Wednesday, March 01, 2017

The Mathematics of Various Entertaining Subjects

The Mathematics of Various Entertaining Subjects, edited by Jennifer Beineke and Jason Rosenhouse and written by a whole bunch of people, does not have an interesting title. I'd guess that, for the vast majority of people, the book is just as boring as it sounds. However, for math nerds like me, it's really interesting, and a fun introduction to how math is done in "the real world."

The Mathematics of Various Entertaining Subjects is a collection of 17 chapters, each written by different folks, and each about the some sort of game or puzzle. All of them (except maybe the first two) are heavy in mathematical language and notation. Some chapters explain the background really well, others not so much. I straight-up skipped a few of the chapters. The ones that I did read were, for the most part, very interesting. There's a lot of variety to the subjects of the chapters. One might go so far as to say that there are various entertaining subjects.

That's about as much as I can say without going into the individual subjects in depth. So, let's look at one of the subjects. I present to you the heart of my favorite chapter, lucky 13, by Maureen T. Carroll and Steven T. Dougherty. It's about tic-tac-toe on what are called "affine planes." The smallest interesting affine plane is this:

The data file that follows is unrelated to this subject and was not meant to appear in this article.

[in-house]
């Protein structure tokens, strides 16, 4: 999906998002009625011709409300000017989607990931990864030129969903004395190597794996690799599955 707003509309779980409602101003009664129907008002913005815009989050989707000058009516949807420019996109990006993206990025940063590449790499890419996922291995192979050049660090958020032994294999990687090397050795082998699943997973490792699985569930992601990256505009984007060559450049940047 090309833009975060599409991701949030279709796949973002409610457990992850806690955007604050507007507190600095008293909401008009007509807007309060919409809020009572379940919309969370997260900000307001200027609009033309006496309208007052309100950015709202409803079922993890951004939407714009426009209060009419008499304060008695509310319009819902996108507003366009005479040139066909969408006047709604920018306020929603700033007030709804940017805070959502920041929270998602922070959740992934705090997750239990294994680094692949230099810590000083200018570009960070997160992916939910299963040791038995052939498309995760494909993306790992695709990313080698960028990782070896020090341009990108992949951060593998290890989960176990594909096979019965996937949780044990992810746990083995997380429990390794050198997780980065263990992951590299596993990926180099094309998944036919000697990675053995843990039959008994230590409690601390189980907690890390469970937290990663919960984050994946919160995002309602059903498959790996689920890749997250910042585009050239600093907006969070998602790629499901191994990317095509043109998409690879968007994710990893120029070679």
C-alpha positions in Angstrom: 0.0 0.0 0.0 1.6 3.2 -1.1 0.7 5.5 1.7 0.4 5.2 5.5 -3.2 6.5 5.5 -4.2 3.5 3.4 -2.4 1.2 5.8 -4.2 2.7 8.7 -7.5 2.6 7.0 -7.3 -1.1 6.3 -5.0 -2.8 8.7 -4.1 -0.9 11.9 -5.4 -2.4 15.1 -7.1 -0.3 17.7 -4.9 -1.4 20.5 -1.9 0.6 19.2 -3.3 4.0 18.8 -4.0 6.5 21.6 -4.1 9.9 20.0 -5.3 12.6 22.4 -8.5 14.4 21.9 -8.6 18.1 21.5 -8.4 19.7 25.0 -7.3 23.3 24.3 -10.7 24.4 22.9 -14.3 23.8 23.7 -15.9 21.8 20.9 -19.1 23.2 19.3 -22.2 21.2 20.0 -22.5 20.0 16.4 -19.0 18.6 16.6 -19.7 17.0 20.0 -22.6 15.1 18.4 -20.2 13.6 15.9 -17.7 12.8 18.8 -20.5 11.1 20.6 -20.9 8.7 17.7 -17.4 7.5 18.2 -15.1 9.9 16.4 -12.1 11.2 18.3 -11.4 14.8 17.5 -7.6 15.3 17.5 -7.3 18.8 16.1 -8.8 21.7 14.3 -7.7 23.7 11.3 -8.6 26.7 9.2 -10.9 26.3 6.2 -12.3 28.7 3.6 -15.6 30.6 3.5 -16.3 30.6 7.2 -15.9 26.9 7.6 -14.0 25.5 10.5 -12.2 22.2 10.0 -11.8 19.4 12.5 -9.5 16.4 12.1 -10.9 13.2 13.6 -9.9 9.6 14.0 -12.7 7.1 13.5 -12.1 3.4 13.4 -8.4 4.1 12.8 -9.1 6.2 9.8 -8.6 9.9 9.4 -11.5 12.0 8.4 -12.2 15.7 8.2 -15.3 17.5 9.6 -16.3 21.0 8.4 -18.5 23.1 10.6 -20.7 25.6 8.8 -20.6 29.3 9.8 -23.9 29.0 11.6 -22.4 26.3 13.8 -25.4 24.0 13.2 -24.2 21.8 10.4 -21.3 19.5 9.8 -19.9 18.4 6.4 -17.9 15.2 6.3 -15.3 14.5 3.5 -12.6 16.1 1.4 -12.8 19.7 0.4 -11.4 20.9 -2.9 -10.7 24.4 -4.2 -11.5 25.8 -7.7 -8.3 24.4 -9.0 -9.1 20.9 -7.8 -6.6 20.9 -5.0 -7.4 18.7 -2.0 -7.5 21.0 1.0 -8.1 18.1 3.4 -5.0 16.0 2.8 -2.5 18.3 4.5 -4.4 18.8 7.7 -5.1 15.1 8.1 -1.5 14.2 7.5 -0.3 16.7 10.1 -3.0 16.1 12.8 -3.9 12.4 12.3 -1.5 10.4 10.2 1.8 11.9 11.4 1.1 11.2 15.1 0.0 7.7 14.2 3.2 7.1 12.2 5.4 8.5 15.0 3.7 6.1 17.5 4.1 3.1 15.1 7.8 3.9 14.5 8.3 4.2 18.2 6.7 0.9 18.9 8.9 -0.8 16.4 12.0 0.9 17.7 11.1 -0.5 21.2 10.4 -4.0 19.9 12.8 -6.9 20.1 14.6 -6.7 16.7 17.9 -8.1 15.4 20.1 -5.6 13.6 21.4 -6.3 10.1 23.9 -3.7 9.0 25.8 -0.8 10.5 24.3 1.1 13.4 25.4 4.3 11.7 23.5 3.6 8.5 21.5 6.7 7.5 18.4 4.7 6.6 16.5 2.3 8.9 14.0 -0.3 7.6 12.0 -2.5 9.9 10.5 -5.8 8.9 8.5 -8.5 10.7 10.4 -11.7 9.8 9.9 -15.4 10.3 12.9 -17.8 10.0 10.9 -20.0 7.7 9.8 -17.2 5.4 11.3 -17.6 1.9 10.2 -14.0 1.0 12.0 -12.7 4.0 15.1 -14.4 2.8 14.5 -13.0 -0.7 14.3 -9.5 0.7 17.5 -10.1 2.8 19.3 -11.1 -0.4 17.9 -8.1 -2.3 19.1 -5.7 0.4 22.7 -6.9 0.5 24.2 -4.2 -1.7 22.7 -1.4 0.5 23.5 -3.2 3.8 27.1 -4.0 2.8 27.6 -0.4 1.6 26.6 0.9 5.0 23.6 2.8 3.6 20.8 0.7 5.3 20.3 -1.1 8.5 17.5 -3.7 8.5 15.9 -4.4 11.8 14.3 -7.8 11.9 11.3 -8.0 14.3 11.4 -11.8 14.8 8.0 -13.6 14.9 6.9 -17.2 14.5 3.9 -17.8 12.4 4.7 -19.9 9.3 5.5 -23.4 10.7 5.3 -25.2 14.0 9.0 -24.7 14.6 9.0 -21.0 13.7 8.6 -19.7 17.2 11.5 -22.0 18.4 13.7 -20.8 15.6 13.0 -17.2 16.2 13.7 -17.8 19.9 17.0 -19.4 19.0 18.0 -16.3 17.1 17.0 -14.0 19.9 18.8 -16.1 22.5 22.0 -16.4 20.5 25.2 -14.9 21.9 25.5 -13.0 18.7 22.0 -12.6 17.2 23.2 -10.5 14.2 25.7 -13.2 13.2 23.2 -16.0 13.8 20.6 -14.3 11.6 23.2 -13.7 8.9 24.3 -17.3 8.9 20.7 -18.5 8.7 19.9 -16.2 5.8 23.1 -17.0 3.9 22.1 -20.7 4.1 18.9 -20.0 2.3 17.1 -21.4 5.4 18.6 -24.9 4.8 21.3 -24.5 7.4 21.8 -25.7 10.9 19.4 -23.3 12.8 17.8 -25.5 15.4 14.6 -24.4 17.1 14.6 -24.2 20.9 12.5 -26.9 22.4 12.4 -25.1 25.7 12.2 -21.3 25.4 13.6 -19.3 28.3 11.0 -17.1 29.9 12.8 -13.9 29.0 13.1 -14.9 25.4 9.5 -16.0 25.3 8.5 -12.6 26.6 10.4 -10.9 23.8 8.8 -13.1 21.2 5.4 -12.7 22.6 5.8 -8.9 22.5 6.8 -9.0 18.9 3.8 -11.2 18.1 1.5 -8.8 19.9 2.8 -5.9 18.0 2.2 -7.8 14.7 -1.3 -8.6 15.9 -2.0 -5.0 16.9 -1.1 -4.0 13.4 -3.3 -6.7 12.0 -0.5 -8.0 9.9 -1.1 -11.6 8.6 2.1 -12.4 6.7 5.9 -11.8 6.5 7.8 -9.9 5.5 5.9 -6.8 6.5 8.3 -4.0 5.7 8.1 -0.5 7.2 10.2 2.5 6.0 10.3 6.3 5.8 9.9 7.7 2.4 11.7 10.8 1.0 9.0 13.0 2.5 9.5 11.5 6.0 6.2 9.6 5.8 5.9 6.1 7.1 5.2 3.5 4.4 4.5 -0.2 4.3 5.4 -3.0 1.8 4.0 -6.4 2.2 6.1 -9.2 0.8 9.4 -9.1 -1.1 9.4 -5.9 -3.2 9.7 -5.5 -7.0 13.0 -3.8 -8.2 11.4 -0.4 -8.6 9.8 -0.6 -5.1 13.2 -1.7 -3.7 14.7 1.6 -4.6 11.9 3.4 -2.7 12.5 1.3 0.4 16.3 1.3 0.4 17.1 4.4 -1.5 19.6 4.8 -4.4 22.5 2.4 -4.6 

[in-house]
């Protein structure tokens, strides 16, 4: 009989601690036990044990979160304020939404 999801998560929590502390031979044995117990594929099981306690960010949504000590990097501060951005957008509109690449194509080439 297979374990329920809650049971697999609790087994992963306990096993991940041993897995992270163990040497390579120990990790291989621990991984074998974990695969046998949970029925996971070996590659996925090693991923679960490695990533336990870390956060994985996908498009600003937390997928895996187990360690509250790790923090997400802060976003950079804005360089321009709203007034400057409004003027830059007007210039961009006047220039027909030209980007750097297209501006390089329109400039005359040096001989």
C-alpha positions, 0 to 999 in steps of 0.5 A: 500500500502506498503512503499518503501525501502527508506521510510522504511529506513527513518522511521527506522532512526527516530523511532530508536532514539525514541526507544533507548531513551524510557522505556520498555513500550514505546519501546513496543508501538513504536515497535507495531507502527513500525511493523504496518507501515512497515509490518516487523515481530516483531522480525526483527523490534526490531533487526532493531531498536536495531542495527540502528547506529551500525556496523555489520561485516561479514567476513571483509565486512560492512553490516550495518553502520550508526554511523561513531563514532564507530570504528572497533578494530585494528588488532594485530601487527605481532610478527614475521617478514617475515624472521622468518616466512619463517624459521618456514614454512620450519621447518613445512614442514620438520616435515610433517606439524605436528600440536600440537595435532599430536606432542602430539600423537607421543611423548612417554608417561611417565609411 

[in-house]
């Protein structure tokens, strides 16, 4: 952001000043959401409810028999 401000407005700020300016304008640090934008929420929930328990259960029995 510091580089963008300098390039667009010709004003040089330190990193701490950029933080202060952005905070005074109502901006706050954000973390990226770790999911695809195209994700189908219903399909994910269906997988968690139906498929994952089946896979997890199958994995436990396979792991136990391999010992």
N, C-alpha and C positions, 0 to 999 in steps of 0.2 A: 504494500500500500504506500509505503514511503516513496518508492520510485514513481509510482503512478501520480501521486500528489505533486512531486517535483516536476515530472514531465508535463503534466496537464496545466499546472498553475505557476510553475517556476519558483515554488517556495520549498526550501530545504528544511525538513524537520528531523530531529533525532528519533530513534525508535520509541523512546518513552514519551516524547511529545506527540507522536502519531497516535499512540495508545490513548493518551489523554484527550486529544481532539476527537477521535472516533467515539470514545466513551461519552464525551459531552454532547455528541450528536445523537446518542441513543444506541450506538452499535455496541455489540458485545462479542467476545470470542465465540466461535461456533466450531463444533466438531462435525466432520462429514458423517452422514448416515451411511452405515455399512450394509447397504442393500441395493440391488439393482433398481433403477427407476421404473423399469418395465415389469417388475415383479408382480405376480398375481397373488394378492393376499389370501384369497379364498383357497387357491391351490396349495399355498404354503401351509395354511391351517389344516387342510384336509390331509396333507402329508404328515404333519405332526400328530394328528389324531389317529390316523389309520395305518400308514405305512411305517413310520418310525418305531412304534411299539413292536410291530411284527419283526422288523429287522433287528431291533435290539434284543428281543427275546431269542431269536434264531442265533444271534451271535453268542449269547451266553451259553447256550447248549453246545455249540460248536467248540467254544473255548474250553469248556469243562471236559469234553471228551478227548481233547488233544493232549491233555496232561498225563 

Tic-tac-toe is played on this plane the same way as on a normal one, but on this plane there are four extra lines (the big curvy ones). This looks complicated, but all that happens to tic-tac-toe is that four more winning arrangements are added:
These new four are the last ones on the bottom, and they make a sort of diagonal T-shape. Try getting together with a friend and seeing what this changes. I spent an entire period of Physics class messing with these, and had more fun than was probably warranted.

So, if you think you want to see some fancy math, most of which isn't presented for beginners, then read The Mathematics of Various Entertaining Subjects. If you don't, then don't. If you're not sure, then start with a friendlier math book. I've got a lot of them in the "numbers" tag now.

Have a good day and a great life. Peace!

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